Definition of tendency in US English:

tendency

nounPlural tendencies

  • 1An inclination toward a particular characteristic or type of behavior.

    ‘for students, there is a tendency to socialize in the evenings’
    ‘criminal tendencies’
    • ‘Research has shown that we have a tendency to eat more when it is darker.’
    • ‘If we have to keep this going, we will have to control the tendency to burst out laughing.’
    • ‘He attacked the tendency for rights to outweigh citizens' sense of responsibility.’
    • ‘Heavy drinkers can show violent tendencies and personal relationships may suffer as a result.’
    • ‘I have a bad tendency to move on to the new cool project and leave other projects behind.’
    • ‘The human race has a pervasive tendency towards religious conviction.’
    • ‘He showed suicidal tendencies.’
    • ‘Tendencies towards autocracy seem embedded in the country's political culture.’
    • ‘Our libertarian tendency supports the free flow of information.’
    • ‘His tendency to spend was a problem from the start.’
    • ‘A dreary trait of actors is their tendency to gush about the great privilege it was to work with each other.’
    • ‘You are pessimistic and have a tendency to behave negatively.’
    • ‘She does have a tendency to get involved if she sees a fight.’
    • ‘I have a tendency to scratch vigorously behind my right knee when distracted.’
    • ‘Young children have a tendency to put just about anything in their mouths.’
    • ‘Life has an inherent tendency to be novel and spontaneously creative.’
    • ‘He has a tendency to be ruthless when he has tired of a girlfriend.’
    • ‘We are a country with very real isolationist tendencies.’
    • ‘There was a growing tendency among city dwellers to install power showers instead of baths.’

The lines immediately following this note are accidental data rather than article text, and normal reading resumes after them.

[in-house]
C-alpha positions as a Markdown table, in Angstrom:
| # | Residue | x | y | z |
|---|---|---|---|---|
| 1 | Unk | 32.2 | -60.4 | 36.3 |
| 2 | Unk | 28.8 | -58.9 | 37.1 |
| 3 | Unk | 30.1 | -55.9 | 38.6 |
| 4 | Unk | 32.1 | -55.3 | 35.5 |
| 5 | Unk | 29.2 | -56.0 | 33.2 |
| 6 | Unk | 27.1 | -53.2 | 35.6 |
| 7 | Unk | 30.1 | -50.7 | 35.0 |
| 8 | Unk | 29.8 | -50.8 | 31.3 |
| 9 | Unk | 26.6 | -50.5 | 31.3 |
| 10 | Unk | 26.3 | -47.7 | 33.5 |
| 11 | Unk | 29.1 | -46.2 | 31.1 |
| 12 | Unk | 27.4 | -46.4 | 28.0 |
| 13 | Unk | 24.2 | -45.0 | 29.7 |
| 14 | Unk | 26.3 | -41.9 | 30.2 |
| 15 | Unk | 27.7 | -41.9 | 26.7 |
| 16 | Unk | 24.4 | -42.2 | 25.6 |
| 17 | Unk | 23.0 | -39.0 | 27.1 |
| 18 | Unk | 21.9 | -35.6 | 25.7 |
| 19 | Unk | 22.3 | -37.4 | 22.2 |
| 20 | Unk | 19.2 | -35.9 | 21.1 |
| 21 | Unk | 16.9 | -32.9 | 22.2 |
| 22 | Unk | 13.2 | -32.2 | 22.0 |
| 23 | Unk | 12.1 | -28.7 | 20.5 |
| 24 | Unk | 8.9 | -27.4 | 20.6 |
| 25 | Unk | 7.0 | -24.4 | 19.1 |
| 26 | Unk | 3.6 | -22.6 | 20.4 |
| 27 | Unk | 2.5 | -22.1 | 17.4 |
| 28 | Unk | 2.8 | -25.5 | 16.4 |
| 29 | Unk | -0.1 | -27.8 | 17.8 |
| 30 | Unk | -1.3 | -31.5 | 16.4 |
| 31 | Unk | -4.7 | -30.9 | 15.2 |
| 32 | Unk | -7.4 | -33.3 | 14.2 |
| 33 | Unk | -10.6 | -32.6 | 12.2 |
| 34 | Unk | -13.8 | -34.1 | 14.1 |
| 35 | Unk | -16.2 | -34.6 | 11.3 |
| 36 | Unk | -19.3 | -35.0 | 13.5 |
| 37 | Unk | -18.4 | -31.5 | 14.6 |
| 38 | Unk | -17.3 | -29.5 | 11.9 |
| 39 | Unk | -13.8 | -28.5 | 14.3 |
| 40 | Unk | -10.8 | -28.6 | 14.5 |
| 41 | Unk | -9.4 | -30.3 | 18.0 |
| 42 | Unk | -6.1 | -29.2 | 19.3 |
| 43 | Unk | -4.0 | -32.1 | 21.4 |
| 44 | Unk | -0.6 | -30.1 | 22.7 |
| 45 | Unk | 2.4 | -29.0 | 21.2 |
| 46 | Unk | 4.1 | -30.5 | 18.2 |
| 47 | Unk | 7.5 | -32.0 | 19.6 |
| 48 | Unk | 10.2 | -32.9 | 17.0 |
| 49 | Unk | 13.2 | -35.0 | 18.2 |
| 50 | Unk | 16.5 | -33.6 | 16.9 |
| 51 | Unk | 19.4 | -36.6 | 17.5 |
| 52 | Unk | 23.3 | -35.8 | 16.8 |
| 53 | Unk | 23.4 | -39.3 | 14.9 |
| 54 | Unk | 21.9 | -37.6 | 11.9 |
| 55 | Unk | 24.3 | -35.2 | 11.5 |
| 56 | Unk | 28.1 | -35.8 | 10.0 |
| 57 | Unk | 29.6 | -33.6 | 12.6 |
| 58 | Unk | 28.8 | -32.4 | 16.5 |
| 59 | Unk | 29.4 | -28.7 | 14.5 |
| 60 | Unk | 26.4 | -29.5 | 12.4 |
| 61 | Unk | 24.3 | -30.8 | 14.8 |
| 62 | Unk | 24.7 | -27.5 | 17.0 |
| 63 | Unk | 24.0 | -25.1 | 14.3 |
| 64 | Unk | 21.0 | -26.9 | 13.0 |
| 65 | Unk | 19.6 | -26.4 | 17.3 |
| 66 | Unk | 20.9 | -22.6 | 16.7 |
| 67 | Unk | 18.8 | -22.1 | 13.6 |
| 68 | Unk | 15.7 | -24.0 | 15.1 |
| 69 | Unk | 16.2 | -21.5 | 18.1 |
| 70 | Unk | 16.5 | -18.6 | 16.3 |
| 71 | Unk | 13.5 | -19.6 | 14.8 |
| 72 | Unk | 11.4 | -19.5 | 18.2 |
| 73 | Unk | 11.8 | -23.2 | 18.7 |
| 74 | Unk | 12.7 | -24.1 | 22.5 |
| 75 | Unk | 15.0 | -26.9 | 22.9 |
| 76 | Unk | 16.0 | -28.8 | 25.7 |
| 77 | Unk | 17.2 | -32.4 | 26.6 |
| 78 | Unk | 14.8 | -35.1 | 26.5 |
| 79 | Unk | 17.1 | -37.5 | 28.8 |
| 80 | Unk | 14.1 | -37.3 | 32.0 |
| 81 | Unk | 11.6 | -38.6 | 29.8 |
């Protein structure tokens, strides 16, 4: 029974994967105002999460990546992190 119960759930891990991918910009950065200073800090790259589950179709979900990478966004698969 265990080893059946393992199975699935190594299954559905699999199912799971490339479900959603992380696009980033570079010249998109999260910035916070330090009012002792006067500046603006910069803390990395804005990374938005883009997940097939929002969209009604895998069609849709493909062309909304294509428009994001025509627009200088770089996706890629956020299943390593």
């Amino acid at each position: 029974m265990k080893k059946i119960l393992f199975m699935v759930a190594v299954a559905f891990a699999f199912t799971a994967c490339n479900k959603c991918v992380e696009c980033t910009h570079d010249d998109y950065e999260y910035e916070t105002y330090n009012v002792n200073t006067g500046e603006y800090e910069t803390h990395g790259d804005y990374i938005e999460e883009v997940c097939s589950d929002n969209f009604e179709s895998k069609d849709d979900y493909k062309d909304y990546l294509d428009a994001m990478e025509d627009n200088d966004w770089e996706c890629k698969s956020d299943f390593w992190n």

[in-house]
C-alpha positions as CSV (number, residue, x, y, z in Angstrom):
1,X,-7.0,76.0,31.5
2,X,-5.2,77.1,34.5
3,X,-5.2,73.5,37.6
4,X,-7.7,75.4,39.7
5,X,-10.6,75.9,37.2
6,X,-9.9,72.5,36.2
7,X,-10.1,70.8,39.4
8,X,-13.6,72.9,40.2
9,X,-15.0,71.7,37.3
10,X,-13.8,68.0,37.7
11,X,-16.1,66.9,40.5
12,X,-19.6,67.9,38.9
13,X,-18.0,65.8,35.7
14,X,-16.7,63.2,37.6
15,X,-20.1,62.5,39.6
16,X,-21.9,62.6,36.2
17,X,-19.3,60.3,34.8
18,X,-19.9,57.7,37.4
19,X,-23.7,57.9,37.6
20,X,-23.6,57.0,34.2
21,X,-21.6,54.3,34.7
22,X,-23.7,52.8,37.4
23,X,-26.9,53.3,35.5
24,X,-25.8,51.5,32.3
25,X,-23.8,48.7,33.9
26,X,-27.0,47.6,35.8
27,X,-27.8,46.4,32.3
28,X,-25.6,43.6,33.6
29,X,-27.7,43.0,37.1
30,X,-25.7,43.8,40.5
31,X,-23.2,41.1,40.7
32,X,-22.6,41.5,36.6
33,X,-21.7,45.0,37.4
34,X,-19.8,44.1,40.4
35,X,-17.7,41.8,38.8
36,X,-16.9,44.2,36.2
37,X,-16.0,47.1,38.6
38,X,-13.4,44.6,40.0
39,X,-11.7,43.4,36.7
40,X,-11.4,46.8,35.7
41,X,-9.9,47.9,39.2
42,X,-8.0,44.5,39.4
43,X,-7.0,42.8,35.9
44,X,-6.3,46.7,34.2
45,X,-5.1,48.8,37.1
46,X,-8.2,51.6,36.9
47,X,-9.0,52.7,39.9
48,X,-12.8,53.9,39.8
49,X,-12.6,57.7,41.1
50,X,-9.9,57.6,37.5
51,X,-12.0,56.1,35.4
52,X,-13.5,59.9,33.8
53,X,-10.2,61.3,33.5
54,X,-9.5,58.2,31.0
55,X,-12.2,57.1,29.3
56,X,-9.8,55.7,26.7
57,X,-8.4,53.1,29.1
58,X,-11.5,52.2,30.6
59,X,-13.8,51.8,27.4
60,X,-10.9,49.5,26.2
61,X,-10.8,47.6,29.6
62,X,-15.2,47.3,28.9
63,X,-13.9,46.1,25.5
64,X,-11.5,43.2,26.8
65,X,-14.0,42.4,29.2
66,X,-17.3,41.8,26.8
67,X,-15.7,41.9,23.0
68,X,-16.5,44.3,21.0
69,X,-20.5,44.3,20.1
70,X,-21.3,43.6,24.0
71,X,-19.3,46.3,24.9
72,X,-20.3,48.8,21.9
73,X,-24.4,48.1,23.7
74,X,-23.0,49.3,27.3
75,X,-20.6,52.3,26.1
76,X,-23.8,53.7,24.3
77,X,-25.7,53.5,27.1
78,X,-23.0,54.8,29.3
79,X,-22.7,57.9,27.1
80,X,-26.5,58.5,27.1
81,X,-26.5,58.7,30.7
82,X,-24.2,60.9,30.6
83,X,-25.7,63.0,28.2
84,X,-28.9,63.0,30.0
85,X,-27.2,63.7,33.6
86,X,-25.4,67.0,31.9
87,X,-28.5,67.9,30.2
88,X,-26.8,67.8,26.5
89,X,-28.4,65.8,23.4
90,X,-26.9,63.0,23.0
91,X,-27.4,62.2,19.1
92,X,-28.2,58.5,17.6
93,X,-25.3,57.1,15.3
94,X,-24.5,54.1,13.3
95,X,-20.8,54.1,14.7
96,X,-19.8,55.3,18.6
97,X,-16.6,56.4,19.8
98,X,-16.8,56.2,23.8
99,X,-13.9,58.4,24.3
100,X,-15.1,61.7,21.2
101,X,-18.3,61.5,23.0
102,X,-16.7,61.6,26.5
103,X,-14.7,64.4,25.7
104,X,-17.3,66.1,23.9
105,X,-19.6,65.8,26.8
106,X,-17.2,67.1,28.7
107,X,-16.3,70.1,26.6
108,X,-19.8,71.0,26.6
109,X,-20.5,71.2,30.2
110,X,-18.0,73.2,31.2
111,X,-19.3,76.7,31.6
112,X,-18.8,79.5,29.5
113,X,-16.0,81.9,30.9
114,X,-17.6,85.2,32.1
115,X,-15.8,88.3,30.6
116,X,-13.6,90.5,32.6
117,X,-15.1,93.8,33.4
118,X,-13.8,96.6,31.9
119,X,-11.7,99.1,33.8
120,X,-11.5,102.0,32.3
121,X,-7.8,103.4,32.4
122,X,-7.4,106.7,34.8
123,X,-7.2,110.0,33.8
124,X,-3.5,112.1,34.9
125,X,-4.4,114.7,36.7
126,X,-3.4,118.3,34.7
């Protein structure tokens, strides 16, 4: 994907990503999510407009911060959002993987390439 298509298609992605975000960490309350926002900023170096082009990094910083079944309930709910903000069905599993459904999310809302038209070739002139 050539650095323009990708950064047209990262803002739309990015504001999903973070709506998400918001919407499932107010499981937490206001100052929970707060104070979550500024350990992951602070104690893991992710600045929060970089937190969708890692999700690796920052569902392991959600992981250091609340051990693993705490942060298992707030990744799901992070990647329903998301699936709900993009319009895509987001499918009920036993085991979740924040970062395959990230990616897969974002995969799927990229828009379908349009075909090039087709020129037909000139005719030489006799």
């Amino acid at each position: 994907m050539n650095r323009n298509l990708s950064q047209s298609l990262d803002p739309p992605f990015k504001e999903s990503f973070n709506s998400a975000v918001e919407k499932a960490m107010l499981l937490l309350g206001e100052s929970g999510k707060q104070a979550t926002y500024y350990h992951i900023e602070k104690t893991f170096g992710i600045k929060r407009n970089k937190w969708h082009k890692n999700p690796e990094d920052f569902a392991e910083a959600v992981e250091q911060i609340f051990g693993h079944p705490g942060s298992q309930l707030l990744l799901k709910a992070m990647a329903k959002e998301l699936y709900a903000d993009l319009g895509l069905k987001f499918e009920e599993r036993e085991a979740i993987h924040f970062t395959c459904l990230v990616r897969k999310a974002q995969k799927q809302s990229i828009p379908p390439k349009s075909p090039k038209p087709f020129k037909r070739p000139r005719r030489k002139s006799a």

• ‘My hair has a tendency to frizz up and stick out over my ears.’
    propensity, proclivity, proneness, aptness, likelihood, inclination, disposition, predisposition, bent, leaning, penchant, predilection, susceptibility, liability
    trend, movement, drift, swing, gravitation
    View synonyms
    1. 1.1 A group within a larger political party or movement.
      ‘the dominant tendency in the party remained right-wing’
      • ‘I think it would be a stunningly bad idea to give in to the threats of the anarchist tendency.’
      • ‘Tito and his Communist regime acted sternly to suppress nationalist tendencies.’
      • ‘Their union had right-wing tendencies and had clashed with larger left-wing unions.’
      • ‘All of these tendencies had their impact on the political orientation of the Fourth International.’
      • ‘Numerous left tendencies advanced this theory.’
      • ‘These political tendencies are expected to register gains in the coming election.’
      • ‘That inner war between rival tendencies is expressed in labour movements.’
      • ‘He acted with extreme brutality against separatist tendencies in the Caucasus.’
      • ‘Two political tendencies emerged during this period of rampant anti-Semitism.’
      • ‘Speakers from these tendencies sharply attacked the planned collaboration with him.’
      • ‘The wavering on the part of these tendencies explains the sharp turns undertaken by certain politicians.’
      • ‘Other tendencies or parties will prevail and hold the movement back.’
      • ‘The Bolshevik Party always had rightist, compromising tendencies and ultra-left tendencies.’
      • ‘Each of the tendencies aims at a different sector of the political spectrum.’

Origin

Early 17th century: from medieval Latin tendentia, from tendere ‘to stretch’ (see tend).

Pronunciation

tendency

/ˈtɛndənsi//ˈtendənsē/